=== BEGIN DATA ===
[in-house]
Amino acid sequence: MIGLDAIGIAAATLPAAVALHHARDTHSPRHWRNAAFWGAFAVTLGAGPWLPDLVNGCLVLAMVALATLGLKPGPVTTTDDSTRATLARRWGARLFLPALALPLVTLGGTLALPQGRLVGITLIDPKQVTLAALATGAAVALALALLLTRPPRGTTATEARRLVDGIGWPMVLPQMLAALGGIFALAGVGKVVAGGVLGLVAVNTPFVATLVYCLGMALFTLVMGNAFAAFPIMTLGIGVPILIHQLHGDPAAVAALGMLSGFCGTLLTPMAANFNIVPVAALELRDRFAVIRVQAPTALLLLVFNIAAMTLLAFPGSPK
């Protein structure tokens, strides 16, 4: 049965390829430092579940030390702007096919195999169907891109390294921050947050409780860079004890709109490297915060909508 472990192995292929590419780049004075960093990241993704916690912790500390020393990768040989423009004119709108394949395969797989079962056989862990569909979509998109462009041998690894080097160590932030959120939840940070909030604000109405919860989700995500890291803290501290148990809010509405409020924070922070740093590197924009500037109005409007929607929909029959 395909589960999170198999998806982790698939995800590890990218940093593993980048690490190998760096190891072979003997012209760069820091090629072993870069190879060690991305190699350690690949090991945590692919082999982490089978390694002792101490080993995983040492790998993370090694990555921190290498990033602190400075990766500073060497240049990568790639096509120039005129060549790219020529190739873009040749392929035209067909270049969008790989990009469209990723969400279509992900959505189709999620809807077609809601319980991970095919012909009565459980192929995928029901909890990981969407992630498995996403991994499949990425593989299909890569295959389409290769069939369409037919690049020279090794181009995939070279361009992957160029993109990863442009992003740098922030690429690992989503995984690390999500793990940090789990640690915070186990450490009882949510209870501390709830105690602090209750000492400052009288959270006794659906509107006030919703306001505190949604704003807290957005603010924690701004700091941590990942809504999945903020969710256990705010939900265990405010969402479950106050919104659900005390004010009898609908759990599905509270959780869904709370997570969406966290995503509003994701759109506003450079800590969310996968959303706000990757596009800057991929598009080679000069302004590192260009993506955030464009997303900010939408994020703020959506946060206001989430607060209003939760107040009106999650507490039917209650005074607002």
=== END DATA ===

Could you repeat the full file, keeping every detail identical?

[in-house]
Amino acid sequence: MIGLDAIGIAAATLPAAVALHHARDTHSPRHWRNAAFWGAFAVTLGAGPWLPDLVNGCLVLAMVALATLGLKPGPVTTTDDSTRATLARRWGARLFLPALALPLVTLGGTLALPQGRLVGITLIDPKQVTLAALATGAAVALALALLLTRPPRGTTATEARRLVDGIGWPMVLPQMLAALGGIFALAGVGKVVAGGVLGLVAVNTPFVATLVYCLGMALFTLVMGNAFAAFPIMTLGIGVPILIHQLHGDPAAVAALGMLSGFCGTLLTPMAANFNIVPVAALELRDRFAVIRVQAPTALLLLVFNIAAMTLLAFPGSPK
């Protein structure tokens, strides 16, 4: 049965390829430092579940030390702007096919195999169907891109390294921050947050409780860079004890709109490297915060909508 472990192995292929590419780049004075960093990241993704916690912790500390020393990768040989423009004119709108394949395969797989079962056989862990569909979509998109462009041998690894080097160590932030959120939840940070909030604000109405919860989700995500890291803290501290148990809010509405409020924070922070740093590197924009500037109005409007929607929909029959 395909589960999170198999998806982790698939995800590890990218940093593993980048690490190998760096190891072979003997012209760069820091090629072993870069190879060690991305190699350690690949090991945590692919082999982490089978390694002792101490080993995983040492790998993370090694990555921190290498990033602190400075990766500073060497240049990568790639096509120039005129060549790219020529190739873009040749392929035209067909270049969008790989990009469209990723969400279509992900959505189709999620809807077609809601319980991970095919012909009565459980192929995928029901909890990981969407992630498995996403991994499949990425593989299909890569295959389409290769069939369409037919690049020279090794181009995939070279361009992957160029993109990863442009992003740098922030690429690992989503995984690390999500793990940090789990640690915070186990450490009882949510209870501390709830105690602090209750000492400052009288959270006794659906509107006030919703306001505190949604704003807290957005603010924690701004700091941590990942809504999945903020969710256990705010939900265990405010969402479950106050919104659900005390004010009898609908759990599905509270959780869904709370997570969406966290995503509003994701759109506003450079800590969310996968959303706000990757596009800057991929598009080679000069302004590192260009993506955030464009997303900010939408994020703020959506946060206001989430607060209003939760107040009106999650507490039917209650005074607002």